Diving into water rescue

I don’t think I’ve ever been motion sick or sea sick in my life, but as we rolled with the waves of a windy day on the Northumberland Strait, I couldn’t have been happier to hear the sound of a boat engine.

During last Thursday’s Coast Guard training exercise, I tested my sea legs and volunteered to be a stranded life raft victim waiting for help. After bouncing on a Zodiac to a location just off of Pictou Island, we killed the engine and deployed our life raft. Five of us piled into the tiny rubber raft with a roof and pushed off of the Zodiac. It was pretty cramped and stank of rubber.

On top of the strong smell, the raft bobbed with every wave the wind pushed at us. Being on the inside of the raft with limited vision outside, the smell and the cramped quarters, not helped by the bulky life jackets we were all wearing, I couldn’t imagine being stuck in one of the rafts for real.

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The reality is that these rafts do indeed save lives and some people may have to spend a lot of time in them waiting for help if they cannot get a distress signal out right away or are far from help. Although the roof impeding my view and the bulky life jacket were hindrances, having only been floating for 20 minutes, these are necessities and welcome symbols of comfort and safety to those actually stranded.

As the sound of the boat engine came toward us, the Coast Guard employees on the boat extended their hands to grab hold of the boat and ask if we were okay.

The scenario we had been playing out was that we were a group from a Pictou Island tour boat that had set out the previous day to see wildlife around the island and our boat had capsized before we could send a distress signal. We had theoretically been floating in our life raft all night in the chill of the dropping evening temperatures.

As we told the Coast Guard rescuers that we were cold and we had (theoretically) been out on the water all night, they steadied our boat and helped us on to the Zodiac into the warming sunshine. They offered us blankets, food or water and asked what had happened and comforted us however they could.

With the life raft floating next to the boat, we waited. As this was just a training exercise, we sat on the boat with them and waited for the rest of the exercise to run through its steps before our part continued.

During this time, I had some of the Coast Guard rescuers pretend to pull me aboard the boat so I could see what it was like to be rescued from the water. They put ropes under my body as I floated beside the boat pretending to be unconsciously floating in the water. As they pulled the ropes up I flipped up and onto my back on the side of the boat. They then let me down to the floor of the boat gently. They also demonstrated on someone else how they pull up someone who is conscious, using their arms.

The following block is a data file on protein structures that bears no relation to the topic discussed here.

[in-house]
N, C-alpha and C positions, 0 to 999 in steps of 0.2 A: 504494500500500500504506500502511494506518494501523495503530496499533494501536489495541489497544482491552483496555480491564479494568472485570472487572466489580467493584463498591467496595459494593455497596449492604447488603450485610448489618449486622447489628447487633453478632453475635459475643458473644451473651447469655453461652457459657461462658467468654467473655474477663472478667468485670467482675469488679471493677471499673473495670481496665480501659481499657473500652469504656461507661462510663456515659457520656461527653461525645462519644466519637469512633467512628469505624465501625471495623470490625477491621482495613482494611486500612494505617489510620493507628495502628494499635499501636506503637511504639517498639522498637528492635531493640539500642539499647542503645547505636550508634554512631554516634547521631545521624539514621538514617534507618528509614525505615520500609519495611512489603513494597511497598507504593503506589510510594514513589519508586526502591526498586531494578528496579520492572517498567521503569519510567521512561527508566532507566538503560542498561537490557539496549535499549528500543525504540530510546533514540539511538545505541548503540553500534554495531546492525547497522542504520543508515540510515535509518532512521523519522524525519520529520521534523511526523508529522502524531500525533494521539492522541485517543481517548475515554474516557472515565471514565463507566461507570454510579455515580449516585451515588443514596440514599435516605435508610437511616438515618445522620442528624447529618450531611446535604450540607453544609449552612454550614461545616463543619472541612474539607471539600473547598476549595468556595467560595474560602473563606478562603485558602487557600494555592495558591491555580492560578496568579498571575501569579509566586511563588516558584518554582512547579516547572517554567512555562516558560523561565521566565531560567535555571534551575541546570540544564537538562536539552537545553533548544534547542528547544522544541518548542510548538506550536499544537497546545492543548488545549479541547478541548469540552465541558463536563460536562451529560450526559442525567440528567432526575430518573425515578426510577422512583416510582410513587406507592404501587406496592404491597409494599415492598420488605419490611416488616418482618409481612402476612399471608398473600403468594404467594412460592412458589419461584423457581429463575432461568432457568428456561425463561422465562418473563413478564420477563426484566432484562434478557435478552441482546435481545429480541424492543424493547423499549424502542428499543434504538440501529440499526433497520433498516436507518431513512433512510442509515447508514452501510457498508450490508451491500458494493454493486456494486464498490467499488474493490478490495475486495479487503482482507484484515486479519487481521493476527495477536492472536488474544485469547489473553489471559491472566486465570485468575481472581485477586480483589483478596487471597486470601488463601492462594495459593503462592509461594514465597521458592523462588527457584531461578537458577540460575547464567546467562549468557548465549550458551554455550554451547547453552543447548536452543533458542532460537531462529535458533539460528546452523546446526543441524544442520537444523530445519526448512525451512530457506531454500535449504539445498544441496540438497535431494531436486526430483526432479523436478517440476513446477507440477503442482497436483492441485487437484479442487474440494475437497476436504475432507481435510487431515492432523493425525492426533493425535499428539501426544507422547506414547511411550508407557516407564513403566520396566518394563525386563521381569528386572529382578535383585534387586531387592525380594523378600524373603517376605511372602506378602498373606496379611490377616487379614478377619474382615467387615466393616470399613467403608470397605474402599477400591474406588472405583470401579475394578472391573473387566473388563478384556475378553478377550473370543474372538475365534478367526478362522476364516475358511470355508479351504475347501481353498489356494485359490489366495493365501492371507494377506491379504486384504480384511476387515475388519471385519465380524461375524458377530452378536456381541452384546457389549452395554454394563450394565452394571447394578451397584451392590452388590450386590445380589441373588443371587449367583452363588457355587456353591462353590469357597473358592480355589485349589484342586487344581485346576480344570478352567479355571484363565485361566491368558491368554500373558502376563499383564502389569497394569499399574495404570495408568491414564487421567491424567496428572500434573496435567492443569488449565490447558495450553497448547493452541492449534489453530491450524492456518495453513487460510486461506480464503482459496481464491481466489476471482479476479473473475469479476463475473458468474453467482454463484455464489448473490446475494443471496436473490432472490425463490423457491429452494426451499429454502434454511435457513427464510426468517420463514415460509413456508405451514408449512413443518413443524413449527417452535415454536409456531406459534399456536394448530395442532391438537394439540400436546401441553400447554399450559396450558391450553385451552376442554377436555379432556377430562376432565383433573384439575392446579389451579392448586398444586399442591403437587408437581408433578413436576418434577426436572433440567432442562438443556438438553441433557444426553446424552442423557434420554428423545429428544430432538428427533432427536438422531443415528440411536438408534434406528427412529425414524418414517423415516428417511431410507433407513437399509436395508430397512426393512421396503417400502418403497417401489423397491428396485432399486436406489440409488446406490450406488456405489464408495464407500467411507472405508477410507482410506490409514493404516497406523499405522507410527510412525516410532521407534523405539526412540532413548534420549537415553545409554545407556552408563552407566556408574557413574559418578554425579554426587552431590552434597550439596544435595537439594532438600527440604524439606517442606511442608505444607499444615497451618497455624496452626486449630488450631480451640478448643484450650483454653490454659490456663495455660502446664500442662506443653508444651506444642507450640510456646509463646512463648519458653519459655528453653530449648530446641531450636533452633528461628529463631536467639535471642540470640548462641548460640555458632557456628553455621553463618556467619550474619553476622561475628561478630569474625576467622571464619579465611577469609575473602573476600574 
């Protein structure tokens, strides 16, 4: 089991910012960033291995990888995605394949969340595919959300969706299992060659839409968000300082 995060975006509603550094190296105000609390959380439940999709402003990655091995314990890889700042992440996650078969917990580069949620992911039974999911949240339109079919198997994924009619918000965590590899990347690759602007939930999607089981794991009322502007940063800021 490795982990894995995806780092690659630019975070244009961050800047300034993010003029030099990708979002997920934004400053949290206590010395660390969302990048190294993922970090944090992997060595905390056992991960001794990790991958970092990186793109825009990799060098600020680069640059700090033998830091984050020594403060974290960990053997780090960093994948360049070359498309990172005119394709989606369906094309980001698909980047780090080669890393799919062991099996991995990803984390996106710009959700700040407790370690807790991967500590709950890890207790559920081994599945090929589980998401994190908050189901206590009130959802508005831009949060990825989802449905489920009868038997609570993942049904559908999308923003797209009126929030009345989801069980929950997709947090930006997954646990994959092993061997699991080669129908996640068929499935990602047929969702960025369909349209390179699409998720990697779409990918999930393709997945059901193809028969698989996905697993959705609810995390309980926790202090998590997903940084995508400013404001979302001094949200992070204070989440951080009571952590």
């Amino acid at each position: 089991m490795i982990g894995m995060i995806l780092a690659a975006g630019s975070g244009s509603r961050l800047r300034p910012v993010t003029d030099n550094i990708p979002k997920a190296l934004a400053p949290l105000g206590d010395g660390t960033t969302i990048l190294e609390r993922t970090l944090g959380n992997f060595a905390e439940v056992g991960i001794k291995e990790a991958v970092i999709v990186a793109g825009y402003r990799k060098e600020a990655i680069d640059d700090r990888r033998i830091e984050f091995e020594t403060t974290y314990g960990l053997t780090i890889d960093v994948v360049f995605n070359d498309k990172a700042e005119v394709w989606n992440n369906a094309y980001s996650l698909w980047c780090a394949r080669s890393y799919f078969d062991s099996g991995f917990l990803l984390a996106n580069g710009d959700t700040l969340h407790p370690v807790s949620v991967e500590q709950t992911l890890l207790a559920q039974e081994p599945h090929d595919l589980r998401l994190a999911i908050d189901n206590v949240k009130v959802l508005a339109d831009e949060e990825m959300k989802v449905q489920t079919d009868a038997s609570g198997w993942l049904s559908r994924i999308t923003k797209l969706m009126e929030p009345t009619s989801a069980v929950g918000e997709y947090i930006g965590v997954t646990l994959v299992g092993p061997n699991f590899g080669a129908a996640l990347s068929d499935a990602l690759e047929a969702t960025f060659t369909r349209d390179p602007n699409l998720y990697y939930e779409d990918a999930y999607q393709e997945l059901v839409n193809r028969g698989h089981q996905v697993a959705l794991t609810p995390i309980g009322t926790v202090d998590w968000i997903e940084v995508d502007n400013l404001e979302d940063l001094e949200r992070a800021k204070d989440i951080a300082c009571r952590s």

One of the Coast Guard auxiliary boats came toward us to help out as things got back underway. They made sure everyone was okay and then took our life raft aboard and prepared to return ashore.

Our boat began to go a bit further out to the Strait to see the helicopter manoeuvre with a Cormorant helicopter and a larger Coast Guard boat. Watching the ropes from the helicopter drop down and people descend to the boat was surreal. It was easy to tell it was incredibly co-ordinated and a very delicate procedure for all. One wrong move on either part and someone on a rope could begin to swing or a supply basket could come crashing down. We watched the whole procedure take place and then we transferred to a media boat and headed back to shore. It was only then that I realized how easily we had gone from being in sight of Pictou Island to being so far in the water that I could see P.E.I. closer to me then Pictou Island.

On our long ride back to shore we bounced around a lot. Although it was a sunny day, the wind was making a few waves, likely nothing compared to some of the conditions the Coast Guard may have to make a real rescue in.

Through the summer, the Coast Guard will be completing training exercises in different locations to brush up on the skills of their members and ensure that when a crisis does happen, they are ready.

Visit The Advocate’s YouTube channel for videos on this event.


Advocate reporter Heather Brimicombe is rescued and pulled on to the Coast Guard Zodiac last Thursday during a Coast Guard training exercise that took place off of Pictou Island.

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Heather Brimicombe
Heather Brimicombe is a Pictou County native and graduate from the University of King's College in Halifax with a Bachelor of Journalism Honours degree as well as a combined major in Sustainability. She has previously won a Canadian Communities Newspapers award for a multimedia feature and was part of a team nominated for a Canadian Association of Journalism data award in the investigative category. Photography, art, sports and outdoor activities are all hobbies of hers as well as crafting, and baking.